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    You are in: Home / Community Forums / Middle East & North Africa / Iraqi Flat Bread: Samoon, Khoubiz, Naan - Oh My! (Help...)
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    Iraqi Flat Bread: Samoon, Khoubiz, Naan - Oh My! (Help...)

    Kristi Azawi
    Tue Jan 12, 2010 1:49 pm
    Newbie "Fry Cook" Poster
    I am looking for a recipe for flat bread, but there are SO many I am not sure what I am looking for. This particular flat bread is not a pocket bread. It mostly resembles Naan, but I don't believe that it has the labna. The bread is large (about 18 inches in diameter) and when it cooks it has a golden color with darker brown spots (from bubbling I imagine). If anyone knows the bread name or has a recipe for it, please help. If there is already a thread for it, please direct me to it. Thanks!
    Wed Jan 13, 2010 7:45 pm
    Forum Host
    Is it lavosh?

    Are you specifically asking for Iraqi flatbread?

    If it helps you at all, Chef, this is the "multi-purpose"
    Arabic bread recipe I use for all my Middle Eastern/Greek, etc.

    Arabian Pita Bread

    It's delicious and very easy to prepare.
    Um Safia
    Thu Jan 14, 2010 6:39 am
    Forum Host
    Hi Kristi wave.gif

    I like this recipe Taftoon - Persian Wholemeal Flat Bread

    it is easy to make & the bread turns out well. It's not quite as large as you are talking about & I'm sure you are after a different bread to this but whilst I look for another recipe for you, you might like to take a look!

    When you say flat bread, do you mean a truly flat bread or do you mean a flat bread which has a bit of body (say the thickness of your little finger) ?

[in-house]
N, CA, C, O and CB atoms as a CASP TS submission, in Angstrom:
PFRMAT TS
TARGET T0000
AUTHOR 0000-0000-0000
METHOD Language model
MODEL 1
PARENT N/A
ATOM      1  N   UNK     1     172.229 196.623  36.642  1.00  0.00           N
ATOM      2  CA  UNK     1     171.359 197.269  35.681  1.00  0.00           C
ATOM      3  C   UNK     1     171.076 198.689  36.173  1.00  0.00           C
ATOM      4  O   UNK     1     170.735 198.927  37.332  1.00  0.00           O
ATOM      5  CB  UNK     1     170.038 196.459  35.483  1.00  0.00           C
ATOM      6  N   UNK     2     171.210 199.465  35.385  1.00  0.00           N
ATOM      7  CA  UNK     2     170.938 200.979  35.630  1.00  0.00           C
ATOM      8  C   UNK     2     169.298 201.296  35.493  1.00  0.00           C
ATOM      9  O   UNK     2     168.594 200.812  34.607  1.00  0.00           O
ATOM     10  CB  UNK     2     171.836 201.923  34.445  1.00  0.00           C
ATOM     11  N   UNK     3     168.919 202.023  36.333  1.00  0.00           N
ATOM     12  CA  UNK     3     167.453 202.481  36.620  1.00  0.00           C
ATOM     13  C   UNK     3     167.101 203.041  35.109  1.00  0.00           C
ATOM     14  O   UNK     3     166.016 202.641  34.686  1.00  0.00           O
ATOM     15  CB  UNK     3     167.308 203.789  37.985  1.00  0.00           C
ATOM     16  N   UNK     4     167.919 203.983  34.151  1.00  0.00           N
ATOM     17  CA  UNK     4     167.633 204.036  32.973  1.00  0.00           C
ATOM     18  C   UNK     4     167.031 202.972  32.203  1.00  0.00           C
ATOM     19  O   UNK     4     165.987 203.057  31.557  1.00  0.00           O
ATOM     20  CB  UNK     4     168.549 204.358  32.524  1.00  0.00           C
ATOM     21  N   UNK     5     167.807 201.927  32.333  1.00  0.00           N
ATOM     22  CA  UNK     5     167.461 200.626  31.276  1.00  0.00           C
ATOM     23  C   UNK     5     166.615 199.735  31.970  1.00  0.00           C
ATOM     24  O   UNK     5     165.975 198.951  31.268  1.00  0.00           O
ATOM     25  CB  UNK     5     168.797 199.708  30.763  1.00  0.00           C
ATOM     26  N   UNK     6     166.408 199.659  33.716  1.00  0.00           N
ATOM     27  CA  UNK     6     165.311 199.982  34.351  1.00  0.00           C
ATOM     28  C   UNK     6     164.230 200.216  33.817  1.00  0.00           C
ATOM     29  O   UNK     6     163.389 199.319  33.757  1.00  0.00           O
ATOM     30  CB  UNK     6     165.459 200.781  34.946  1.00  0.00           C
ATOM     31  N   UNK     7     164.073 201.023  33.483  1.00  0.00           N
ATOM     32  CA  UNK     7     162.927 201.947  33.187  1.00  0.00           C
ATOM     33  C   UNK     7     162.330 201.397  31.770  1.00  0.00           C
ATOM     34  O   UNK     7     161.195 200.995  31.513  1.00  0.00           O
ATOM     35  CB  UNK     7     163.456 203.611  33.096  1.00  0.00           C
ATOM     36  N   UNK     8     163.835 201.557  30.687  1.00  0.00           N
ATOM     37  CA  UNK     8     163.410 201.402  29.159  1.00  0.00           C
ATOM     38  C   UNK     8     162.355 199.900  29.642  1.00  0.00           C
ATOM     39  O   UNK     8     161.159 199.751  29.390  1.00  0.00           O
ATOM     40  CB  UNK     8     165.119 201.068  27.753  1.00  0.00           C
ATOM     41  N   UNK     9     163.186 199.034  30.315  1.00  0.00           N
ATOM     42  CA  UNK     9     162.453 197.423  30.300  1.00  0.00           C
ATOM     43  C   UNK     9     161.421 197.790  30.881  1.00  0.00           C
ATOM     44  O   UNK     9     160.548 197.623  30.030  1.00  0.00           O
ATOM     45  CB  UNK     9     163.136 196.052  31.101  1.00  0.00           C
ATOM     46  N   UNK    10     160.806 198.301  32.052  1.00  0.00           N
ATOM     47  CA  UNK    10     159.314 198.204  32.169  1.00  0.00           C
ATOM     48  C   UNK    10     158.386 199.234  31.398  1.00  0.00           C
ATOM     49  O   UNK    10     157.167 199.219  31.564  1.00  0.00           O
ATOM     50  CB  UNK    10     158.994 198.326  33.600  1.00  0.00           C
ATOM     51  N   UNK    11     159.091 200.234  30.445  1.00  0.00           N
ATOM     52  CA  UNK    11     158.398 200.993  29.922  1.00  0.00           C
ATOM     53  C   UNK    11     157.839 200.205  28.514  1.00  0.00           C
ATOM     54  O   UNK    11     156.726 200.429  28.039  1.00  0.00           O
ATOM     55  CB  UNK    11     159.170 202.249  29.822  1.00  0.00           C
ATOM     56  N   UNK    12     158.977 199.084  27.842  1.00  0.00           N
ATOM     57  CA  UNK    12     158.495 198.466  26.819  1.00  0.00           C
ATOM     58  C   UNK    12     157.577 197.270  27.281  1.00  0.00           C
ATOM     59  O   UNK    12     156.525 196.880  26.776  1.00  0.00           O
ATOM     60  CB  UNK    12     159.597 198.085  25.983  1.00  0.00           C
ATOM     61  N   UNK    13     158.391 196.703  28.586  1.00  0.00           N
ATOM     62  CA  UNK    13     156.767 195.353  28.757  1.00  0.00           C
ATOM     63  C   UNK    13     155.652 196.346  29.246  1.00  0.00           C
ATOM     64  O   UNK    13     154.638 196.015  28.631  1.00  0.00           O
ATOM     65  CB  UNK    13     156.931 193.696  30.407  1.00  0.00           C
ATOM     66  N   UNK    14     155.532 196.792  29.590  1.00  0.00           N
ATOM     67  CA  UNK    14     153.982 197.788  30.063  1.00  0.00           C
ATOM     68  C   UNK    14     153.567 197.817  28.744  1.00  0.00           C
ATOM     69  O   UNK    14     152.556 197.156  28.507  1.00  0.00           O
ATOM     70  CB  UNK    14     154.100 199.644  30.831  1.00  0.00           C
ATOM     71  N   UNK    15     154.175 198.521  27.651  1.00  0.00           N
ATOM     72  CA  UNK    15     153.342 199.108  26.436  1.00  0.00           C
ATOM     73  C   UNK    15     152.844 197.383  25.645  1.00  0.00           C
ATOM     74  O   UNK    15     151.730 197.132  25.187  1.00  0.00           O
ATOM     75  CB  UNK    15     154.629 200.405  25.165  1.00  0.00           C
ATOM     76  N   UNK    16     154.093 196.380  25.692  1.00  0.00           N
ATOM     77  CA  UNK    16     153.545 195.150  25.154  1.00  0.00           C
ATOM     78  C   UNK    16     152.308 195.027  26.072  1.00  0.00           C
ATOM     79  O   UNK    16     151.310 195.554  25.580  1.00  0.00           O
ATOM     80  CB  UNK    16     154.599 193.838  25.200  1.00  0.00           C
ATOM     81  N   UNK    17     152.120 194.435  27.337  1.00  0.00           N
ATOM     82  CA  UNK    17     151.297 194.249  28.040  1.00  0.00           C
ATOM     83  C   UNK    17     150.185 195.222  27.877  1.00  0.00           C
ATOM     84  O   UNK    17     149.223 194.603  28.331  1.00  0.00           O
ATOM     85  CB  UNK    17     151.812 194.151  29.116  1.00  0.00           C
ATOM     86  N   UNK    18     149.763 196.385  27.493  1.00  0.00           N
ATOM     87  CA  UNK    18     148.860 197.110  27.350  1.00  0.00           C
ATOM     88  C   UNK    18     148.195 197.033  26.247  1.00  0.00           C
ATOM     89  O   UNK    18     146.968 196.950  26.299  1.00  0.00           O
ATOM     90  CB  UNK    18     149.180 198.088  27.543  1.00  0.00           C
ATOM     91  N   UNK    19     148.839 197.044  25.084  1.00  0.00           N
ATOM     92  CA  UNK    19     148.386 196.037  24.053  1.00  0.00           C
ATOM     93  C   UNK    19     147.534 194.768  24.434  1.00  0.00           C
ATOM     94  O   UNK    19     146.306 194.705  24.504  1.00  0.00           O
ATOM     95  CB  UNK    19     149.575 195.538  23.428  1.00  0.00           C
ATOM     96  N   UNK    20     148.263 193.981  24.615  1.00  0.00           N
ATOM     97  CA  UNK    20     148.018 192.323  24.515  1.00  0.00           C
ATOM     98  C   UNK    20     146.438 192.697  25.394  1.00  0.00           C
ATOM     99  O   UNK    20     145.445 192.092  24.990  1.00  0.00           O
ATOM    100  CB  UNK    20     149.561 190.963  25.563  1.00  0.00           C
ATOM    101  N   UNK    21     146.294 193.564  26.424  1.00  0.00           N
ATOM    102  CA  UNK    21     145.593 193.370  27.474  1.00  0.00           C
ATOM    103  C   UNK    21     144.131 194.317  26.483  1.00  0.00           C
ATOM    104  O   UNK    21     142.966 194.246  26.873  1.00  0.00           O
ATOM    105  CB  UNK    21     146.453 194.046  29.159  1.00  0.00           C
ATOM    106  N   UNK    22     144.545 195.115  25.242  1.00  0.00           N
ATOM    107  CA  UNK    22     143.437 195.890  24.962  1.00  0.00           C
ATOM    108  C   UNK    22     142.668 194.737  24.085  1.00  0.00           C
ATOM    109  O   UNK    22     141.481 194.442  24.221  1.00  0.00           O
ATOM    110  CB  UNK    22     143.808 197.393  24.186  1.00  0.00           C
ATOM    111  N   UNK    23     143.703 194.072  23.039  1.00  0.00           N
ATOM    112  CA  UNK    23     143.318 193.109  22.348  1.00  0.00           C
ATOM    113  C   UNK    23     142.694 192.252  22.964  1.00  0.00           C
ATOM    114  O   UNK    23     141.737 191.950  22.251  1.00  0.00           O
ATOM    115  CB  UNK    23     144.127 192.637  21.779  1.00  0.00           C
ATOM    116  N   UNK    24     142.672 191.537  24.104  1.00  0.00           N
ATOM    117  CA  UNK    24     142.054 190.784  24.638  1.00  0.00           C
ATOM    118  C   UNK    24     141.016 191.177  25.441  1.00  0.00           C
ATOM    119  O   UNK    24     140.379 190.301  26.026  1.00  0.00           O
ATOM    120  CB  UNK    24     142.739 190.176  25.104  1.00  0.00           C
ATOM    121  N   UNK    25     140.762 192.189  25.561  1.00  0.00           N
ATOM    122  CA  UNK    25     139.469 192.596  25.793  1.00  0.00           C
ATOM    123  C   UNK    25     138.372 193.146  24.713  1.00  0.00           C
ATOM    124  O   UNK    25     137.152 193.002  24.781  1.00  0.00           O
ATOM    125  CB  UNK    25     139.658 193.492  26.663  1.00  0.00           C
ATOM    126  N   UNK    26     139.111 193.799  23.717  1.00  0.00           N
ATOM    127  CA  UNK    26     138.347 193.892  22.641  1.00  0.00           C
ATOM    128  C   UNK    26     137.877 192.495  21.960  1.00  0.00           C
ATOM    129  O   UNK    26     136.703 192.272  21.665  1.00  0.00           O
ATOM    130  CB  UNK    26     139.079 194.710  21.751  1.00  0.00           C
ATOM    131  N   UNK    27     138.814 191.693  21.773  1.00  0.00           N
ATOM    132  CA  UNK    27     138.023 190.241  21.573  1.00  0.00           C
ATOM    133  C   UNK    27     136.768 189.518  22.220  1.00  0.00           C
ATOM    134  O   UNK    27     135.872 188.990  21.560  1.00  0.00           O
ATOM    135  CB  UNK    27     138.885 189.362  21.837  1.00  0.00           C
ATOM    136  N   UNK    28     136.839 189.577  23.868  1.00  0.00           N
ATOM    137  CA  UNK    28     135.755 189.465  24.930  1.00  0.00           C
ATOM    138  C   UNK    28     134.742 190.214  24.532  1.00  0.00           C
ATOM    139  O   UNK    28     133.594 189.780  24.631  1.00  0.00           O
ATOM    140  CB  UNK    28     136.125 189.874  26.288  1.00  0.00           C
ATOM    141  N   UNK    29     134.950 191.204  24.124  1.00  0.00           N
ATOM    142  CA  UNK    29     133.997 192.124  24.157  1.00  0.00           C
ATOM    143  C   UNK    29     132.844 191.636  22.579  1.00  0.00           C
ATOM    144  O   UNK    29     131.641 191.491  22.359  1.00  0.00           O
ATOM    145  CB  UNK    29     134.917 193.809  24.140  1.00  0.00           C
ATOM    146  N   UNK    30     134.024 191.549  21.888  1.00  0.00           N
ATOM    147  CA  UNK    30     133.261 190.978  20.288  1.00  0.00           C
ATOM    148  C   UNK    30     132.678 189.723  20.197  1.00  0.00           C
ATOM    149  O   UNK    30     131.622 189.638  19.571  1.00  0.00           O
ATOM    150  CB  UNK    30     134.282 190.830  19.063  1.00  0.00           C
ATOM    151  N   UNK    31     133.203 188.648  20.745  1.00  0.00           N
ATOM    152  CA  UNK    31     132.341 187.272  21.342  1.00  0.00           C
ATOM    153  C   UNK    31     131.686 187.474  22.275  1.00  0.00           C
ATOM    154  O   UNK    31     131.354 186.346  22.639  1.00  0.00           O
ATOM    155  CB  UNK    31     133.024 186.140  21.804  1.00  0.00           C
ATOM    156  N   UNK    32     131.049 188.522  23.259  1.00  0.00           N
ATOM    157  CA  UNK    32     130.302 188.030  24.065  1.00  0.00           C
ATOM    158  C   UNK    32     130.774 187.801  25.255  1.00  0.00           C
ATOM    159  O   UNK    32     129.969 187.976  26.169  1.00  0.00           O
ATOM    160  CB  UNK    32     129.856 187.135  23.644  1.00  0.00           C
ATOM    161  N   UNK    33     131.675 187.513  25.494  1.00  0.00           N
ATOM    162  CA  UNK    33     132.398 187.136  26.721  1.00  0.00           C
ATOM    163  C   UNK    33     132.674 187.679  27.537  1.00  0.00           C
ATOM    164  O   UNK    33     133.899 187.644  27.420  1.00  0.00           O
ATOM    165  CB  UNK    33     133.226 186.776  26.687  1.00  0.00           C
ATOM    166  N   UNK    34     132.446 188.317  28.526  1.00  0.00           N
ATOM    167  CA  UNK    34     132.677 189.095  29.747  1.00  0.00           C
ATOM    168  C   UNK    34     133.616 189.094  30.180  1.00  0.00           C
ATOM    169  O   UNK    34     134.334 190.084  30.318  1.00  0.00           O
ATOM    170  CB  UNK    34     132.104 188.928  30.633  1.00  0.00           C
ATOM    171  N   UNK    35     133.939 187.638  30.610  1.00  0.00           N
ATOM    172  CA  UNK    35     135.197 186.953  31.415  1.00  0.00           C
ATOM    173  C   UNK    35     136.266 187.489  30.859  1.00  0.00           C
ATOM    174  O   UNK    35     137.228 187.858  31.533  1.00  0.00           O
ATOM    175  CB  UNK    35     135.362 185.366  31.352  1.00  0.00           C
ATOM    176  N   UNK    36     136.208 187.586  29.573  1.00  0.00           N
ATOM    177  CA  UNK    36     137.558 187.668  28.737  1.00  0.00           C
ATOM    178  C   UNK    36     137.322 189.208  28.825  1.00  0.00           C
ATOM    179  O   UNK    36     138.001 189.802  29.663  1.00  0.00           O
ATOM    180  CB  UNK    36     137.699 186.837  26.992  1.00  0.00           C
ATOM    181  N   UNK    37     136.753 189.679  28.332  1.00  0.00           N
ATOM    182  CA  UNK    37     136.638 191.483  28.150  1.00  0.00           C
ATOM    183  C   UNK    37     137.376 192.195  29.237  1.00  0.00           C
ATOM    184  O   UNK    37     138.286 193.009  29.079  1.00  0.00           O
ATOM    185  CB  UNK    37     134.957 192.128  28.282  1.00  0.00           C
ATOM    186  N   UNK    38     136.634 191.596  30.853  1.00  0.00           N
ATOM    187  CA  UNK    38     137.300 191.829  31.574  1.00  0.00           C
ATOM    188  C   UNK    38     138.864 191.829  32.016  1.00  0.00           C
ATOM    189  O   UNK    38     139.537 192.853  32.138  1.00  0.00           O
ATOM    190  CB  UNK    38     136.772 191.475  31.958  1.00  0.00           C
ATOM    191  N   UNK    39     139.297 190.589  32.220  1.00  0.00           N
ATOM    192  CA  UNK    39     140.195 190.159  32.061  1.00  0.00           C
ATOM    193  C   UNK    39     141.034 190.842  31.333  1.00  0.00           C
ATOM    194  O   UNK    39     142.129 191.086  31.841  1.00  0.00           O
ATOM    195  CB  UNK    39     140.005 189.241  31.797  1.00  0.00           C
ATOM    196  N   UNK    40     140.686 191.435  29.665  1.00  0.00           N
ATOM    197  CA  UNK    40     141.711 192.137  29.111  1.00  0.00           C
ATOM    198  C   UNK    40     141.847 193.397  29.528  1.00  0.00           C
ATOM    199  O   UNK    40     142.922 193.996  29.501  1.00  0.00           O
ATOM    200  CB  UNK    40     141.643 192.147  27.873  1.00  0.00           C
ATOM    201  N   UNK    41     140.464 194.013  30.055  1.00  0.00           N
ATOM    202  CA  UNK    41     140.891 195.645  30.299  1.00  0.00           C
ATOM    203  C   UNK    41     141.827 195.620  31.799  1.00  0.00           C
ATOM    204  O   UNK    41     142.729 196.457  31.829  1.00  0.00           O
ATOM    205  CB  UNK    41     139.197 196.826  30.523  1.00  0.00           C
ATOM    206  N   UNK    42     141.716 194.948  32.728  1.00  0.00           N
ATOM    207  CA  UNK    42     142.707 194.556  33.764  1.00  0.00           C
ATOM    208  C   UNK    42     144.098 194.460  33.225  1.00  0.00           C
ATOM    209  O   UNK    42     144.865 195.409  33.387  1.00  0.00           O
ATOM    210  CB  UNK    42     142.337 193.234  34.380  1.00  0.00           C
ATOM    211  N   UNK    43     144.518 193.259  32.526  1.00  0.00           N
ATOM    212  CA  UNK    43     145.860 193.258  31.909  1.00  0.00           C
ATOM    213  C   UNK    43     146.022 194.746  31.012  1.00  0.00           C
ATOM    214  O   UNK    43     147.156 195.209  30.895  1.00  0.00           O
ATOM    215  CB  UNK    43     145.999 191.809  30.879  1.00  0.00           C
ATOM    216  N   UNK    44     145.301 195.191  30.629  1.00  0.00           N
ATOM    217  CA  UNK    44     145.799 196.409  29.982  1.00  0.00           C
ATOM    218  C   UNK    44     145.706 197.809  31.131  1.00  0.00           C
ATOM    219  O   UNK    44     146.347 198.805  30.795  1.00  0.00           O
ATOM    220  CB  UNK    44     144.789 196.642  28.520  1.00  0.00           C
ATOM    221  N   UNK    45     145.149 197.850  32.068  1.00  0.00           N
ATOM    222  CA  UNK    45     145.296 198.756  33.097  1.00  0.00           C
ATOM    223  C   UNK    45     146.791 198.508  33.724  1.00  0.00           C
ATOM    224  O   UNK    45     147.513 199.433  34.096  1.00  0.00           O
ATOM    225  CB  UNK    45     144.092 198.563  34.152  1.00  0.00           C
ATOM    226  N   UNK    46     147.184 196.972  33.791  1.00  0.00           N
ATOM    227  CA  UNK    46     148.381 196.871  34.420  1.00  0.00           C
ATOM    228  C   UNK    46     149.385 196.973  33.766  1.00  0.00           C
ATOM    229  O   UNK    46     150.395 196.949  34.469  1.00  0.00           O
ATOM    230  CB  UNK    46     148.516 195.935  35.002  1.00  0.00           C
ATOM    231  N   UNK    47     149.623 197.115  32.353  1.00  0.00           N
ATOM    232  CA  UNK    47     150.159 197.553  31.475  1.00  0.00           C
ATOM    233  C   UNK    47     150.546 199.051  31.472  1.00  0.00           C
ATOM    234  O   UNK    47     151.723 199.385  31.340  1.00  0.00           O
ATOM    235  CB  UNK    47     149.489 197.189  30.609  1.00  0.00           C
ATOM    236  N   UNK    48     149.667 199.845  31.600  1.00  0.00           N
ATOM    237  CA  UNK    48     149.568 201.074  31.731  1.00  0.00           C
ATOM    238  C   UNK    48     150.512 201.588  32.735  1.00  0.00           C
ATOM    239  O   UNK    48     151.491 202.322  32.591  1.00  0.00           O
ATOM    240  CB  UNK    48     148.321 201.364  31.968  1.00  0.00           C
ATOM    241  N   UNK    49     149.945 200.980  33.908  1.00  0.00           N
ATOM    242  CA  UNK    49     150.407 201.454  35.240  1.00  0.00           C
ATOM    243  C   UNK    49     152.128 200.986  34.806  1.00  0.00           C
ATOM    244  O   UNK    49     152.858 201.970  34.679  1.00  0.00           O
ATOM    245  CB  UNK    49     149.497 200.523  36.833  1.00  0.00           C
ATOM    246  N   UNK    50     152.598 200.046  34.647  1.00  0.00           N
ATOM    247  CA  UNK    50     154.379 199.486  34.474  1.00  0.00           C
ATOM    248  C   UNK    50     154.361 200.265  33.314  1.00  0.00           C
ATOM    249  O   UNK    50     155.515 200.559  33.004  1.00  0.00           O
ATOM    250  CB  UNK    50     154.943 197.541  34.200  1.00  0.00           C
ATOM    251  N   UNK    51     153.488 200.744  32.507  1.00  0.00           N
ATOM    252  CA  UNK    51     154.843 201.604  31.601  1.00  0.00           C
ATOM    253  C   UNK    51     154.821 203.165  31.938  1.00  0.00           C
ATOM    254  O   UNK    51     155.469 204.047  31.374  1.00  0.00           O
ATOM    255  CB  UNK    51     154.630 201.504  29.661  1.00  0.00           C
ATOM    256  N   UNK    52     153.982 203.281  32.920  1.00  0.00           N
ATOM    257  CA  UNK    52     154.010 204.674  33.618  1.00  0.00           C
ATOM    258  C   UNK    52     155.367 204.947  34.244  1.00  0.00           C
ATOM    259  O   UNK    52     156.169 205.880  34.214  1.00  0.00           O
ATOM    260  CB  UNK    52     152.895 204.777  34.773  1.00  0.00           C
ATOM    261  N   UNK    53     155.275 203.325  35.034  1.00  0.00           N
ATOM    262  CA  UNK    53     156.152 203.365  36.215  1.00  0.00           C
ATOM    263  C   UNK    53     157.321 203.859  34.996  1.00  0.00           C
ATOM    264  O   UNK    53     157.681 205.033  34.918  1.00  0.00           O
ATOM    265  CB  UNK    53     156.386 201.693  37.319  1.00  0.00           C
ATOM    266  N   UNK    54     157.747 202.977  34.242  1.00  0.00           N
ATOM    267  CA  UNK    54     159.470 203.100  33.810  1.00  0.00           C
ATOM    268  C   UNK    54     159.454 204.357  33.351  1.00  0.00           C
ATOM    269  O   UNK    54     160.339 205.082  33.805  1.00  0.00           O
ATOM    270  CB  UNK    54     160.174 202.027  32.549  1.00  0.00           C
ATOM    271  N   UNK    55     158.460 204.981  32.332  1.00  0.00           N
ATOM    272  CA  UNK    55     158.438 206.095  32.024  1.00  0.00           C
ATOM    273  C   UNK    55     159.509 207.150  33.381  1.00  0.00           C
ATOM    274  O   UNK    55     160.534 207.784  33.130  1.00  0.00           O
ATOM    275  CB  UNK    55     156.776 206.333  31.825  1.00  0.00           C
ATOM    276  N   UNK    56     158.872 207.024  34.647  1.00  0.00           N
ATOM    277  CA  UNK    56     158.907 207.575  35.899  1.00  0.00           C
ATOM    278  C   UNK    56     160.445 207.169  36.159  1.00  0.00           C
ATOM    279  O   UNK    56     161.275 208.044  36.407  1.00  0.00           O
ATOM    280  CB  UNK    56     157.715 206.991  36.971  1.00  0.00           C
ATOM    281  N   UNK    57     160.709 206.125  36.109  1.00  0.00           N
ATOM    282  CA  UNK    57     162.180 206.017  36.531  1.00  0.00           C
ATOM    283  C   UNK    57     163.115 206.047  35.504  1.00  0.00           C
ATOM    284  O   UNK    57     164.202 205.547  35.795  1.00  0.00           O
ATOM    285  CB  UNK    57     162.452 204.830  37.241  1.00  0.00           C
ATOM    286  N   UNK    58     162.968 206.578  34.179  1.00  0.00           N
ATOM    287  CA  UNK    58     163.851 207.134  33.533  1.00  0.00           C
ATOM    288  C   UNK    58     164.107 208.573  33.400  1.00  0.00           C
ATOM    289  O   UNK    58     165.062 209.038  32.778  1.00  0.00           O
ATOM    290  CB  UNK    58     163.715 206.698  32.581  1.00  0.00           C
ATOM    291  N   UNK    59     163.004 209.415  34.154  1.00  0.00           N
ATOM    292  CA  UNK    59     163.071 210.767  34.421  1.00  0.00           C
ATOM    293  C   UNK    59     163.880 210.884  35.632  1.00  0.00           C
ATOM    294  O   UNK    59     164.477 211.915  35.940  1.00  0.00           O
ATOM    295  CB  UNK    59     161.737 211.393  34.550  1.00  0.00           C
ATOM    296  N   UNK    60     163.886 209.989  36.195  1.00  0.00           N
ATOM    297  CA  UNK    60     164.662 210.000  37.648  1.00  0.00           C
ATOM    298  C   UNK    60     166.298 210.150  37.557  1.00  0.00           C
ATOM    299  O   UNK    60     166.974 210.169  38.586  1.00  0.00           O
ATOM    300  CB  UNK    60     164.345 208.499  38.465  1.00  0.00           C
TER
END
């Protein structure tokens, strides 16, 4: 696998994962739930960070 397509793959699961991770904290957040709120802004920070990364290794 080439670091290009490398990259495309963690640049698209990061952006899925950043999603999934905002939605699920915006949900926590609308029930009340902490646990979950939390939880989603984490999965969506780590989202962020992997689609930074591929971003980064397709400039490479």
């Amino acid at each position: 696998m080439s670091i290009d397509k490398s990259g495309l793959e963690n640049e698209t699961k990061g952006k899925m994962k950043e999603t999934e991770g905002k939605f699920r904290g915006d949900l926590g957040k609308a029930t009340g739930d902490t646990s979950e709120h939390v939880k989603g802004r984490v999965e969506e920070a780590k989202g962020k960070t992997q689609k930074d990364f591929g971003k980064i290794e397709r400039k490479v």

I'll have a look round & pop back in later!

    chef FIFI
    Thu Jan 14, 2010 1:29 pm Groupie
    Kristi Azawi
    Sat Jan 16, 2010 12:35 pm
    Newbie "Fry Cook" Poster
    Thank you for the recipes, I will start at the top and try each one until I get it right!!! icon_wink.gif
    Wed May 02, 2012 10:38 am
    Newbie "Fry Cook" Poster
    If you have spent time overseas in the military mainly in Iraq then I know just what your looking for. They have 2 particular types of bread, one made in the more populated areas such as the city and the tortilla style made in small population areas and in home. The diamond shape bread most preffered is called Samoon.

    I myself had spent time looking for the name and how to make Samoon. I hvae found one recipe that has been recycled over and over on many websites.

    You can find it here:

    I haven't made it yet but it sounds right. Also if possible it tastes best when made in a stone oven.

    Hope this helps.
    Sat Aug 10, 2013 10:21 pm
    Newbie "Fry Cook" Poster
    3 tablespoons dry yeast
    1 tablespoon sugar
    1/2 cup warm water
    8 cups white bread flour
    1 cup wheat bran
    1 tablespoon salt
    3 cups of water, or 2 cups of milk or buttermilk and 1 cup water
    1/4 cup oil

    Glazing: 1 egg whisked with 1 tablespoon water

    1. Dissolve yeast and sugar in 1/2 cup warm water and set aside 5 min
    2. In a big bowl mix flour, bran and salt. Make a well in the middle.
    3. Pour yeast mixture, water and oil into the well. with a wooden sppon stir it and then with oily hands knead it for 6-7 min. Oil it on both sides and set it aside covered in a warm place, until doubled in size

    Preheat oven to 450 degrees F. Punch down dough, divide it into 10 portions, let it rest for 10 min.

    Quickly roll one piece between the palms until it becomes 7-8 inches long. Lay it flat on baking sheet, flatten to broaden the middle part and make it look diamond shaped with nippled ends. Repeat with rest of the portions.

    Take a very sharp knife or razor blade and make 2 diagonal or one long slash in the middle. Allow it to rise in a warm place coverd with a linen towel for about 30 min.

    When done rising, glaze it and put it in oven. Take a spray bottle with warm water and spray the breads, inside the oven and the oven door and quickly shut to avoid the moisture going out. Do the spraying twice during the first 5 min of baking. Bake 15-18 min, when done put it in big paper bag lined with linen towel, if you want it very crisp, let it cool on a rack.

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